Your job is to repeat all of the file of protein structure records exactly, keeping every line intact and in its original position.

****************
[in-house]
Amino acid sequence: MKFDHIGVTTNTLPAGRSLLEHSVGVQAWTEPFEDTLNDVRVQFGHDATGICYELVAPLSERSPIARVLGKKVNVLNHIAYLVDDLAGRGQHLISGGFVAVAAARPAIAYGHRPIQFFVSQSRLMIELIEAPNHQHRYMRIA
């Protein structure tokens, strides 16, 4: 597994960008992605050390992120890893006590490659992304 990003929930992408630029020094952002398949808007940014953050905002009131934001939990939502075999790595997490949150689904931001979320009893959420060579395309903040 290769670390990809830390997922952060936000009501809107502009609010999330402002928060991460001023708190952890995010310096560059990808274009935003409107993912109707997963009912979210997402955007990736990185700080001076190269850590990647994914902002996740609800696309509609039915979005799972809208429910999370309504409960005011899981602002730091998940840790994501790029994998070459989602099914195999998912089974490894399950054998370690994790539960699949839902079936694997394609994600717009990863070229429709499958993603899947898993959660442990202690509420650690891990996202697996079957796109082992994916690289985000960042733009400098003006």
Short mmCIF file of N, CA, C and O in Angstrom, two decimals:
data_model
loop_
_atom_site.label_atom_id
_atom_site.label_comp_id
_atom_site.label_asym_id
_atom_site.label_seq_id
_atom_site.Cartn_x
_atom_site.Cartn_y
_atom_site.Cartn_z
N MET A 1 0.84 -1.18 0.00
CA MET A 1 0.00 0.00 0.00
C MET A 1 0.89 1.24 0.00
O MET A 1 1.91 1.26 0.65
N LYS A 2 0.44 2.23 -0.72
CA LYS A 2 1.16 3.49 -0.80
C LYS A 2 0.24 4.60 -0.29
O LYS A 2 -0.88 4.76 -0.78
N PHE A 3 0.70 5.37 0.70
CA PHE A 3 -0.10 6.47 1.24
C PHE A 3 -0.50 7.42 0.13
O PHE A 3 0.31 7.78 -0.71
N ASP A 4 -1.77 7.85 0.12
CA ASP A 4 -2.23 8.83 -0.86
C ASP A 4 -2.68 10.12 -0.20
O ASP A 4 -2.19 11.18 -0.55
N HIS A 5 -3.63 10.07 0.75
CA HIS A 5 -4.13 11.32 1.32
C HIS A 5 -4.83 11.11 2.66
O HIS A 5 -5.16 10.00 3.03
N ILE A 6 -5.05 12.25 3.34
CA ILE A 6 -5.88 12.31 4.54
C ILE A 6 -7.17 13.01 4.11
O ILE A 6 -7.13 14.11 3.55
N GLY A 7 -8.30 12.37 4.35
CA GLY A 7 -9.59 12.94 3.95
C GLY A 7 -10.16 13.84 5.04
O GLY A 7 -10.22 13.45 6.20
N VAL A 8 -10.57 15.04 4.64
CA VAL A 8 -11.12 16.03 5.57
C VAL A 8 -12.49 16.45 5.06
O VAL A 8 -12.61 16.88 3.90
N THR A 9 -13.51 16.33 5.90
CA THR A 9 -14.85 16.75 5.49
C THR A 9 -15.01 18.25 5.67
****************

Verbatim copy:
[in-house]
Amino acid sequence: MKFDHIGVTTNTLPAGRSLLEHSVGVQAWTEPFEDTLNDVRVQFGHDATGICYELVAPLSERSPIARVLGKKVNVLNHIAYLVDDLAGRGQHLISGGFVAVAAARPAIAYGHRPIQFFVSQSRLMIELIEAPNHQHRYMRIA
């Protein structure tokens, strides 16, 4: 597994960008992605050390992120890893006590490659992304 990003929930992408630029020094952002398949808007940014953050905002009131934001939990939502075999790595997490949150689904931001979320009893959420060579395309903040 290769670390990809830390997922952060936000009501809107502009609010999330402002928060991460001023708190952890995010310096560059990808274009935003409107993912109707997963009912979210997402955007990736990185700080001076190269850590990647994914902002996740609800696309509609039915979005799972809208429910999370309504409960005011899981602002730091998940840790994501790029994998070459989602099914195999998912089974490894399950054998370690994790539960699949839902079936694997394609994600717009990863070229429709499958993603899947898993959660442990202690509420650690891990996202697996079957796109082992994916690289985000960042733009400098003006």
Short mmCIF file of N, CA, C and O in Angstrom, two decimals:
data_model
loop_
_atom_site.label_atom_id
_atom_site.label_comp_id
_atom_site.label_asym_id
_atom_site.label_seq_id
_atom_site.Cartn_x
_atom_site.Cartn_y
_atom_site.Cartn_z
N MET A 1 0.84 -1.18 0.00
CA MET A 1 0.00 0.00 0.00
C MET A 1 0.89 1.24 0.00
O MET A 1 1.91 1.26 0.65
N LYS A 2 0.44 2.23 -0.72
CA LYS A 2 1.16 3.49 -0.80
C LYS A 2 0.24 4.60 -0.29
O LYS A 2 -0.88 4.76 -0.78
N PHE A 3 0.70 5.37 0.70
CA PHE A 3 -0.10 6.47 1.24
C PHE A 3 -0.50 7.42 0.13
O PHE A 3 0.31 7.78 -0.71
N ASP A 4 -1.77 7.85 0.12
CA ASP A 4 -2.23 8.83 -0.86
C ASP A 4 -2.68 10.12 -0.20
O ASP A 4 -2.19 11.18 -0.55
N HIS A 5 -3.63 10.07 0.75
CA HIS A 5 -4.13 11.32 1.32
C HIS A 5 -4.83 11.11 2.66
O HIS A 5 -5.16 10.00 3.03
N ILE A 6 -5.05 12.25 3.34
CA ILE A 6 -5.88 12.31 4.54
C ILE A 6 -7.17 13.01 4.11
O ILE A 6 -7.13 14.11 3.55
N GLY A 7 -8.30 12.37 4.35
CA GLY A 7 -9.59 12.94 3.95
C GLY A 7 -10.16 13.84 5.04
O GLY A 7 -10.22 13.45 6.20
N VAL A 8 -10.57 15.04 4.64
CA VAL A 8 -11.12 16.03 5.57
C VAL A 8 -12.49 16.45 5.06
O VAL A 8 -12.61 16.88 3.90
N THR A 9 -13.51 16.33 5.90
CA THR A 9 -14.85 16.75 5.49
C THR A 9 -15.01 18.25 5.67